If you're not the handy type, a similar finished model handcrafted from walnut and maple, is available for $150.00 from T & D Toys and Replicas near Toledo, Ohio.
The most elaborate wooden Jeep model I've seen is the YJ Wrangler from Indonesia. See also their Willys MB on the Woodcycle Art website.
Here's a wooden Jeep toy with a difference: a wooden hardtop CJ-5 compatible with BRIO-type wooden railway systems.
Racing Champions Ertl, who manufactured the short-lived "Hometown Roadway" system, signed a licencing agreement with Chrysler in 2002. One of the first resulting toys was described as a 1977 AMC Jeep. I'm not sure what the significance of 1977 was, except it was the first year for factory air conditioning on CJ's, which fits with the hardtop. Anyway, it's a nicely designed little toy; its magnetic couplers and vaguely steam-engine-like appearance would let it fit in just fine at the head of a BRIO train. Thanks to Dan Fedorko for the photo.
This basic cut-wood toy was made in China.
Mark Randall in The Colony, Texas says he's always wanted a CJ-3B but he hasn't found the right one yet. So meanwhile, he came up with this idea for a high-hood birdhouse. Looks like a good use for those old license plates many of us have lying around.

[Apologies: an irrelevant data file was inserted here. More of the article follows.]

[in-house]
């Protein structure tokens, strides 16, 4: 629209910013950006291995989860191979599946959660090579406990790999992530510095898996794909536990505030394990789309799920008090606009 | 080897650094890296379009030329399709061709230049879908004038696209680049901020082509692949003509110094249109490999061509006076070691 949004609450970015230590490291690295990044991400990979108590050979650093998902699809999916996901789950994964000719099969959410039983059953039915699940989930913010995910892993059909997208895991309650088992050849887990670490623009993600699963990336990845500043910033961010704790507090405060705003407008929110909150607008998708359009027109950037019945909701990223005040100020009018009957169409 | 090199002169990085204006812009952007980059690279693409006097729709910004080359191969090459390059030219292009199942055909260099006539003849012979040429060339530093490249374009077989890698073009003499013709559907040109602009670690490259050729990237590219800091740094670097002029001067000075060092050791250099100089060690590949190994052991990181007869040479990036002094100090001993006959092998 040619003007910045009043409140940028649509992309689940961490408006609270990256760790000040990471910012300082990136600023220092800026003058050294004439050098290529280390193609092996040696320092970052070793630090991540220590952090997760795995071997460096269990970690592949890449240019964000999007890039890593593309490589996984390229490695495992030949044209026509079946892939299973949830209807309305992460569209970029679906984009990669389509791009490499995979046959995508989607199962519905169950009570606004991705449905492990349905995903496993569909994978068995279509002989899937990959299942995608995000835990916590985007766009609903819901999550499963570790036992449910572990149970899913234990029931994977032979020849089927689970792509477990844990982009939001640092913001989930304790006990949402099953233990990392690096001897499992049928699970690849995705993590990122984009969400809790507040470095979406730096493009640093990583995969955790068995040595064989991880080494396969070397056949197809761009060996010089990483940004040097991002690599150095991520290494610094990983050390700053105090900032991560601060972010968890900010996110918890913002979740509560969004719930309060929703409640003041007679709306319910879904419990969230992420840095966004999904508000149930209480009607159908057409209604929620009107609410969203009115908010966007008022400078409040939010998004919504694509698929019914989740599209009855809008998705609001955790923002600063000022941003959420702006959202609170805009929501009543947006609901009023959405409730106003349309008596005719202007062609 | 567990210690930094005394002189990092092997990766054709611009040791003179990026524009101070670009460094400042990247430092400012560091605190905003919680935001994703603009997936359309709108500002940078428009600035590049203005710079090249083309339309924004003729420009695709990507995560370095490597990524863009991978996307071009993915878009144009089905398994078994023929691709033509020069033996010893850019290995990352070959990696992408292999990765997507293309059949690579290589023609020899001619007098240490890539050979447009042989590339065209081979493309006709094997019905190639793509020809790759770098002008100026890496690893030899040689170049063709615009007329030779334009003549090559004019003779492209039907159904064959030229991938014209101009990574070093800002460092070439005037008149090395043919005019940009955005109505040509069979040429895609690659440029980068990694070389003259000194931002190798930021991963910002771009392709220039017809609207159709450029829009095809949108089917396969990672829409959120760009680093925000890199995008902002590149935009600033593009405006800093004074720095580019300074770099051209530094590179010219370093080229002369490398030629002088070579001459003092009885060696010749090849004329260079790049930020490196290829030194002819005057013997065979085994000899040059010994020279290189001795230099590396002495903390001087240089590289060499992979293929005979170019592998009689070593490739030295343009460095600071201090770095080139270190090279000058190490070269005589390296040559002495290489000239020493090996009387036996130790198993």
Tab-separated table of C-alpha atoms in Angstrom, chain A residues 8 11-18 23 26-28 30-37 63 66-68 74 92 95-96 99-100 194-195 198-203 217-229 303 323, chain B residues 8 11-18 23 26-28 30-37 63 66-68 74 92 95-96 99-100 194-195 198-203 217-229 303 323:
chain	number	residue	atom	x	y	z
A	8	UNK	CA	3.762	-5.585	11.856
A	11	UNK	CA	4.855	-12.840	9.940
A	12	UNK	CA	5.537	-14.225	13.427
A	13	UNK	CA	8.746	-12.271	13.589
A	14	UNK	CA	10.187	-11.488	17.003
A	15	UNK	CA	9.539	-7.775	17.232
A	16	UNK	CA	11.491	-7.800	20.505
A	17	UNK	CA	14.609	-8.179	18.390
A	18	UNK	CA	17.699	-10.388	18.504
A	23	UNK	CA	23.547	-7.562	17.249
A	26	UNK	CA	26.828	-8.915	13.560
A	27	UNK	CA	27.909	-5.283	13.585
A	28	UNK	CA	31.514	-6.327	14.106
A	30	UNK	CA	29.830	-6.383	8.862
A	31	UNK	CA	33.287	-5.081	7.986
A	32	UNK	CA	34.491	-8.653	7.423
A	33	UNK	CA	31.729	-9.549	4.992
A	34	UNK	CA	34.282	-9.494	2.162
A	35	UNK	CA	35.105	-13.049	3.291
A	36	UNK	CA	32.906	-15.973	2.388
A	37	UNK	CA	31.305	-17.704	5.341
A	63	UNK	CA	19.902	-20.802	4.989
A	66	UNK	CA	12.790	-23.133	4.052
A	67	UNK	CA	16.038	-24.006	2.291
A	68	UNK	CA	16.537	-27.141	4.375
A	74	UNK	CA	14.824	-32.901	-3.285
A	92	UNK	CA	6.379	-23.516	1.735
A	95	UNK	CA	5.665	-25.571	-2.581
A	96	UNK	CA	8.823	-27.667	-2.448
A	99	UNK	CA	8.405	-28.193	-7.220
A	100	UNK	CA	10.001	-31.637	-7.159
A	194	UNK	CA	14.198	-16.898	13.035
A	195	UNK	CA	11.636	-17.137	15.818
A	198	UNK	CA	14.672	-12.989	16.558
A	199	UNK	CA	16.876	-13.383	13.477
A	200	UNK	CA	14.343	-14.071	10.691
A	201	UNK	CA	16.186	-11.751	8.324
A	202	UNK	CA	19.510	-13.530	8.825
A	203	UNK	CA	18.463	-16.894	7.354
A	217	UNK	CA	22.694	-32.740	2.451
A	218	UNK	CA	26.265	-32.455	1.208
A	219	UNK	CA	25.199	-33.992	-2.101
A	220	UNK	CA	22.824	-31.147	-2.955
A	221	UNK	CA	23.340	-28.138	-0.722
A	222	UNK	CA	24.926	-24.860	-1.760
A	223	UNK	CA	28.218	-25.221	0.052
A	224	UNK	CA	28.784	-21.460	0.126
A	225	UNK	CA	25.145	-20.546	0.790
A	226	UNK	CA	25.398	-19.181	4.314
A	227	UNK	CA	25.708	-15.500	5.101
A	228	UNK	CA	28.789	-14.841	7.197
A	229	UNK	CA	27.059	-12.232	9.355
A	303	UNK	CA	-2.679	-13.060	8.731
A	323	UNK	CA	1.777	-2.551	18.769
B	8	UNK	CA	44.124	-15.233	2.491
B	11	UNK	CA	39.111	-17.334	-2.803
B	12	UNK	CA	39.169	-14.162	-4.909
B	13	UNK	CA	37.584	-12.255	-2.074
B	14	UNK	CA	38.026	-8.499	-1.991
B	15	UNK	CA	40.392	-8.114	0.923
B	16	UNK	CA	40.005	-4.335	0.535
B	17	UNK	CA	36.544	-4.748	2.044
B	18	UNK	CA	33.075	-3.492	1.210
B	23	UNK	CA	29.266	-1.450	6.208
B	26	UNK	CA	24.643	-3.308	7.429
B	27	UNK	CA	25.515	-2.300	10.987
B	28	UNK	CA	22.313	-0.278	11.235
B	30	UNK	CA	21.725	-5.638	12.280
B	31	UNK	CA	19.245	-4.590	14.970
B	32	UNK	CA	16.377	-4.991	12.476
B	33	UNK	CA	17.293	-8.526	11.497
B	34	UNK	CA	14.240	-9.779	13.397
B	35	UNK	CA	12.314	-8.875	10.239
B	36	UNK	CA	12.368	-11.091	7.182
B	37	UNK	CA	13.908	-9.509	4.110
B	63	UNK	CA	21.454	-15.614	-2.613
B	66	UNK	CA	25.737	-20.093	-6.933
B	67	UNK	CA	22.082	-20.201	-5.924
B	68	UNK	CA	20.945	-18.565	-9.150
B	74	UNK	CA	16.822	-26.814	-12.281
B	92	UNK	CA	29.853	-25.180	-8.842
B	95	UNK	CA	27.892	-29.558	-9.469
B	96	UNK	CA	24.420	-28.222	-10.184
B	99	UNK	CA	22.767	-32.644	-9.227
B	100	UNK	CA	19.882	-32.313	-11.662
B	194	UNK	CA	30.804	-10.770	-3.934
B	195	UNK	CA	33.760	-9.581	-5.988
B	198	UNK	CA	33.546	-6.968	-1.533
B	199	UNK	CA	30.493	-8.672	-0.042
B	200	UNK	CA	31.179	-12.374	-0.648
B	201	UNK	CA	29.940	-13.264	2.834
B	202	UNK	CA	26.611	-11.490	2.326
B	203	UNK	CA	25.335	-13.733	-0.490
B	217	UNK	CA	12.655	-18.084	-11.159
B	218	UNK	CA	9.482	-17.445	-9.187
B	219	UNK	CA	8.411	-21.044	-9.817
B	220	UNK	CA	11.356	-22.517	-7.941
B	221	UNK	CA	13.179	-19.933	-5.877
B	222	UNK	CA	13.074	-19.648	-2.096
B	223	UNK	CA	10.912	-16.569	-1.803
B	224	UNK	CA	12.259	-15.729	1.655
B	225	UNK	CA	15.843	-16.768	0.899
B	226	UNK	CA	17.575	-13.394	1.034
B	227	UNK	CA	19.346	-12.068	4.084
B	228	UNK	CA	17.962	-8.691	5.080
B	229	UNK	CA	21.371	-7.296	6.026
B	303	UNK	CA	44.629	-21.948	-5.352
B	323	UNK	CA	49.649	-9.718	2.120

If you like this kind of project, see also Heinz's CJ-3B grille grill for Oktoberfest, and Derek's CJ-3B Jeep-o-lantern for Halloween.
This wooden puzzle was made in Japan, possibly in the 1950s. See the instructions (200K JPEG) which say, "Interesting to adults too!"
As of 2014 there are a number of "puzzles" of this type (right) available online, basically kits which don't require glue, so they can be assembled and disassembled. This one selling from China for about $30 is apparently electric powered and radio controlled.
The ultimate wooden Jeep toy! I have seen a few full-sized Jeeps with wooden bodies, but this has to be one of the nicest. The 1960 CJ-5 was advertised online in 2014 from Ohio: "Body is hand built from maple and cherry, 1" thick, glued and screwed every 4 inches. 10 coats of spar varnish. Titled and street legal." See a front view and interior view (40K JPEGs).
I would like to include a credit to the builder and photographer of this one -- anybody know who?
Thanks to all the photographers. -- Derek Redmond
See also various ride-on toys built with plywood in the Toy Jeeps Pages on CJ3B.info.